I am trying to source parts for my 10yo son’s first ant weight combat robot. We are going to build this robot together and we would like to try this one by Ben from Team Panic because the video is fantastic and we think we can manage it (fingers crossed): Tutorial: the easiest spinner combat robot - YouTube
I would like to try to find the parts locally if I can. I tried to find them on your website but I found that quite confusing and when I spoke to Trent, he recommended that I post on this forum.
So my question is: do you have these parts?
DC Micro Metal Gear Motor w/Driver - 50:1 (we will need two)
Flysky receiver fs2a 4ch
Flysky transmitter FS-i6
12A brushless ESC
1806 brushless motor
180mah 2s Lipo battery
We also need a drone arm, but Trent mentioned that I might need to look for that elsewhere.
That tutorial video is a great guide but I’d recommend starting out with a robot without a spinning weapon unless you have a test box or arena that it’s safe to use it in.
Antweight robots usual compete in arenas featuring a pit so a pusher robot is no less competitive, in fact, statistically wedgebots win more than spinners.
Maker’s Muse just posted this tutorial which shows start to finish how to build a 3d printed antweight pushbot, it’s very similar to the Team Panic tutorial, just simpler. Even if you still want to build the spinner this is definitely worth a watch as it doesn’t hurt to have something explained again in different words.
The drive motors you were after can be found here.
Core also sells them without the built-in driver board in case you had a driver board like in the Maker’s Muse video.
I’ve got a half-finished robot that uses a Malenki-Nano board, they cost a lot more but it means the receiver, and three motor drivers are all built into one board. Here’s a photo of my work-in-progress bot.
I really appreciate your safety advice. I hadn’t heard of a test box, but now that I’ve seen a video on making one, that will most certainly be made before a robot with a spinner. Thankfully, my husband can lead that project :).
I just watched the Maker’s Muse video that you suggested. It was, indeed, very informative. I’m fairly certain my son will still want to make the spinner, but he’ll learn a lot from it.
Your robot looks awesome! I’d imagine that we’ll need to get pretty proficient at soldering to be able to do what you have done on something so tiny. That’s another new skill for us. We’re on a very steep learning curve at the moment .
Soldering can be tricky to learn at first but it’s incredibly useful and opens up a lot of options for hobby projects. We have a guide on learning to solder I’ll link below, the general rule is you want your joints to look like mini-volcanos and like any skill the more you practice the better you will get.
I’m not sure what video you found on test boxes but the one I’ve linked below is quite comprehensive and is made by a Battlebots competitor who posts a tonne of educational videos to help people get into the sport.
If you are ever going to compete at an event you can only have batteries in a bot with a spinning weapon when it is inside a test box or safe arena, so it’s a standard that should be upheld in the home as well as it’s not worth the safety risk otherwise.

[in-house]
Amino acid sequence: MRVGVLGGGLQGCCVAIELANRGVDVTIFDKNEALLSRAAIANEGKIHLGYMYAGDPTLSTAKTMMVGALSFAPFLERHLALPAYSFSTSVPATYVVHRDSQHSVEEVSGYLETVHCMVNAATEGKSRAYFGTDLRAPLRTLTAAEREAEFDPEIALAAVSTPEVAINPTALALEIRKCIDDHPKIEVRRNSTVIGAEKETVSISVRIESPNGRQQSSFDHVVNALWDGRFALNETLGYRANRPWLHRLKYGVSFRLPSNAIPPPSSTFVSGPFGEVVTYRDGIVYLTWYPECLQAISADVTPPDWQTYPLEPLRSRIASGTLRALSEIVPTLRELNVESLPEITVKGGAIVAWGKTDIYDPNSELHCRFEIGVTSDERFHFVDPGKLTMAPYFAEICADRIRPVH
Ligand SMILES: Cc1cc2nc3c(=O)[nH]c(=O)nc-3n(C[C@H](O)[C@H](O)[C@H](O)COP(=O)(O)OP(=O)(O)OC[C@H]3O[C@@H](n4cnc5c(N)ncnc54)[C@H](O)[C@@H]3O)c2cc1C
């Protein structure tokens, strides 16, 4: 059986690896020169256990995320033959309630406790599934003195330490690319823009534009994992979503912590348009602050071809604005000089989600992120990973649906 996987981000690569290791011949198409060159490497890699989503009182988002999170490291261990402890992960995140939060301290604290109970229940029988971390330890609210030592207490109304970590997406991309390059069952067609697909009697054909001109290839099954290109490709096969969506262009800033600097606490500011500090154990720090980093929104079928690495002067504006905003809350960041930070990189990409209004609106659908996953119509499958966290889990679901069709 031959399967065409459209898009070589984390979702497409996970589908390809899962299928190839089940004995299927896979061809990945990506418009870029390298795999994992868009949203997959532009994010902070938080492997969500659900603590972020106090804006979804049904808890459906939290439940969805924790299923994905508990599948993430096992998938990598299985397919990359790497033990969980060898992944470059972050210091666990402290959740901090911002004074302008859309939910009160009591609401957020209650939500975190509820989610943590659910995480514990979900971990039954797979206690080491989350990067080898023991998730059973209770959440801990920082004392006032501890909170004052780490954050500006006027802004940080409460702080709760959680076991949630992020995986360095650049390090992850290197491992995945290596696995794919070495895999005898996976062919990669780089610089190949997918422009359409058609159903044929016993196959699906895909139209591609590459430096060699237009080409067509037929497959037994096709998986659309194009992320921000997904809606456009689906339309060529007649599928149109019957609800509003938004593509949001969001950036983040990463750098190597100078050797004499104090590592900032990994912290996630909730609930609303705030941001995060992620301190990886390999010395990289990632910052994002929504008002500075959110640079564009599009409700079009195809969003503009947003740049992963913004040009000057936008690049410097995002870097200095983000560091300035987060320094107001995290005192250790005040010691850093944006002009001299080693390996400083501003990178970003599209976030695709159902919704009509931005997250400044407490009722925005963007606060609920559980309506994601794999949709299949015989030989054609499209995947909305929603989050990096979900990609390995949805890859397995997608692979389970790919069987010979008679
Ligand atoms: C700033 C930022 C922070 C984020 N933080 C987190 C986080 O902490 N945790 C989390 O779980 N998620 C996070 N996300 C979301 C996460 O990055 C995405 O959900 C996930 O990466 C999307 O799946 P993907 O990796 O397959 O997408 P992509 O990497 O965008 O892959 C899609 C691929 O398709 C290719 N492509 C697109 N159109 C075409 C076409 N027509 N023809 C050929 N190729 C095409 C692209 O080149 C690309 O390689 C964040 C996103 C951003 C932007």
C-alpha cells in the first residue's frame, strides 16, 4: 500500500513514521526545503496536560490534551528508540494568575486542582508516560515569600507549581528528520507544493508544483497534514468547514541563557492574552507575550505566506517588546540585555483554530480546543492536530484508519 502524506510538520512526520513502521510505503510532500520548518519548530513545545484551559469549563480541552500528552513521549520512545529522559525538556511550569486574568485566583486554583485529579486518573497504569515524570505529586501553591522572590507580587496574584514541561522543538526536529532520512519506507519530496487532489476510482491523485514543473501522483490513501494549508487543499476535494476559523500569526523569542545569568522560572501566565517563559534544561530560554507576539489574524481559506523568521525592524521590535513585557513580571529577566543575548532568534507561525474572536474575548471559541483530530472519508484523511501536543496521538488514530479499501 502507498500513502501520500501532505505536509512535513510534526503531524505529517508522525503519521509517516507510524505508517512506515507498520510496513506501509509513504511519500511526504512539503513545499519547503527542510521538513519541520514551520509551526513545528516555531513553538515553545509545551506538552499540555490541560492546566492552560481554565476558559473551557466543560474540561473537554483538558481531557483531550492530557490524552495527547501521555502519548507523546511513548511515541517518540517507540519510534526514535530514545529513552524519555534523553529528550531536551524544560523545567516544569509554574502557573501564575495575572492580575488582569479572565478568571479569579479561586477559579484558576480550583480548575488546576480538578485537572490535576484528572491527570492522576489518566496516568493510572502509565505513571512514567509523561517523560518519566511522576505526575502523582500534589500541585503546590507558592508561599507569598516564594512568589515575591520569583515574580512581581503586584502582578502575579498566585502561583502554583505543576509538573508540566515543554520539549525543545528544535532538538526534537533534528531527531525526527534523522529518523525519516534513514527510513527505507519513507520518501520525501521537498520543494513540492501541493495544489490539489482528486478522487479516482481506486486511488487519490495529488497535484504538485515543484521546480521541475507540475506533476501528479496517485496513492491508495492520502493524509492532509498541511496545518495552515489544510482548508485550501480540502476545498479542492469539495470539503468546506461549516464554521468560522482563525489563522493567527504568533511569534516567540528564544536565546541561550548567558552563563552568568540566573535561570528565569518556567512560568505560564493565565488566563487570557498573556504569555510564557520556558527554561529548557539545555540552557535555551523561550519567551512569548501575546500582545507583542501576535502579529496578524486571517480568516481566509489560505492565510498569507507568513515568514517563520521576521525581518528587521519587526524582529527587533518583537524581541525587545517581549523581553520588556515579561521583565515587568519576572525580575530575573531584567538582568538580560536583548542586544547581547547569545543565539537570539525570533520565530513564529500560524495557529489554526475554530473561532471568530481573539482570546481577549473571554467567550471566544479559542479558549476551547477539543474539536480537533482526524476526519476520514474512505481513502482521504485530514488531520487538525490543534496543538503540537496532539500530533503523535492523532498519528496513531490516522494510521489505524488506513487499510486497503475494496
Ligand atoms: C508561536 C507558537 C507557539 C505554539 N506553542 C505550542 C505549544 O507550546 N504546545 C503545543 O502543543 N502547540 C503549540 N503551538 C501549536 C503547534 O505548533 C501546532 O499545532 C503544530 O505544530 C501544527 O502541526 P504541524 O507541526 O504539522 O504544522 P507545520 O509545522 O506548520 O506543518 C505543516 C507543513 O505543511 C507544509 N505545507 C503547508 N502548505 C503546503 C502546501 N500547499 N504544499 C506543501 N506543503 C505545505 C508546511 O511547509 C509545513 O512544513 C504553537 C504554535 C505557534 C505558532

Since you’re following a build guide it won’t be strictly necessary, but if you wanted to understand more of the process about how to select parts the apptly titled How to NOT Blow Up Your Robot video covers how to choose parts and what order you select parts in.
Tip (for what its worth)
Start out with some decent tools, especially the soldering stuff.
Put “soldering” in your browser and there are some videos etc. Look before you get into too much trouble and before you make any purchase decisions.
Thank you very much, Trent! The soldering information is very helpful. This is a whole new skill for us, so we are really enjoying the journey, but we do find that there is so much information out there that it can be very overwhelming when you just want the basics as a beginner.
The test box information is also very useful. As you said, he has some other very helpful video’s, too. We’re working our way through them now :).
We are very interested in learning more about the parts, so the suggestion of the parts video is very useful. At the moment, we don’t know much, and I’d imagine that as we get more experienced, there will be a bigger desire to try to choose everything ourselves. We are absolutely not there yet .
Thanks, Bob :). That sounds like very solid advice. There seems to be a huge range out there with a very different price range, but it seems that when we watch ‘how to build’ videos, the same ones come up very regularly, so we have decided to go for one of the more expensive ones which seems to get good reviews.
Good thinking, personally I don’t think anyone should skimp on this sort of thing. 9 times out of 10 one will get frustrated with performance and quality of the end job so in my opinion decent tools are a good start. As far as soldering irons go I did (still have it) use a “Goot” temperature controlled unit but it was getting long in the tooth and the range of tips very limited although I did find that Hakko tips worked well. I recently upgraded to a Hakko FX888D which seems to be very popular, is well supported and has a good range of tips readily available. So far has been good. Weller is also a well known brand but there are a few others out there all with their pros and cons. Temperature control is a must.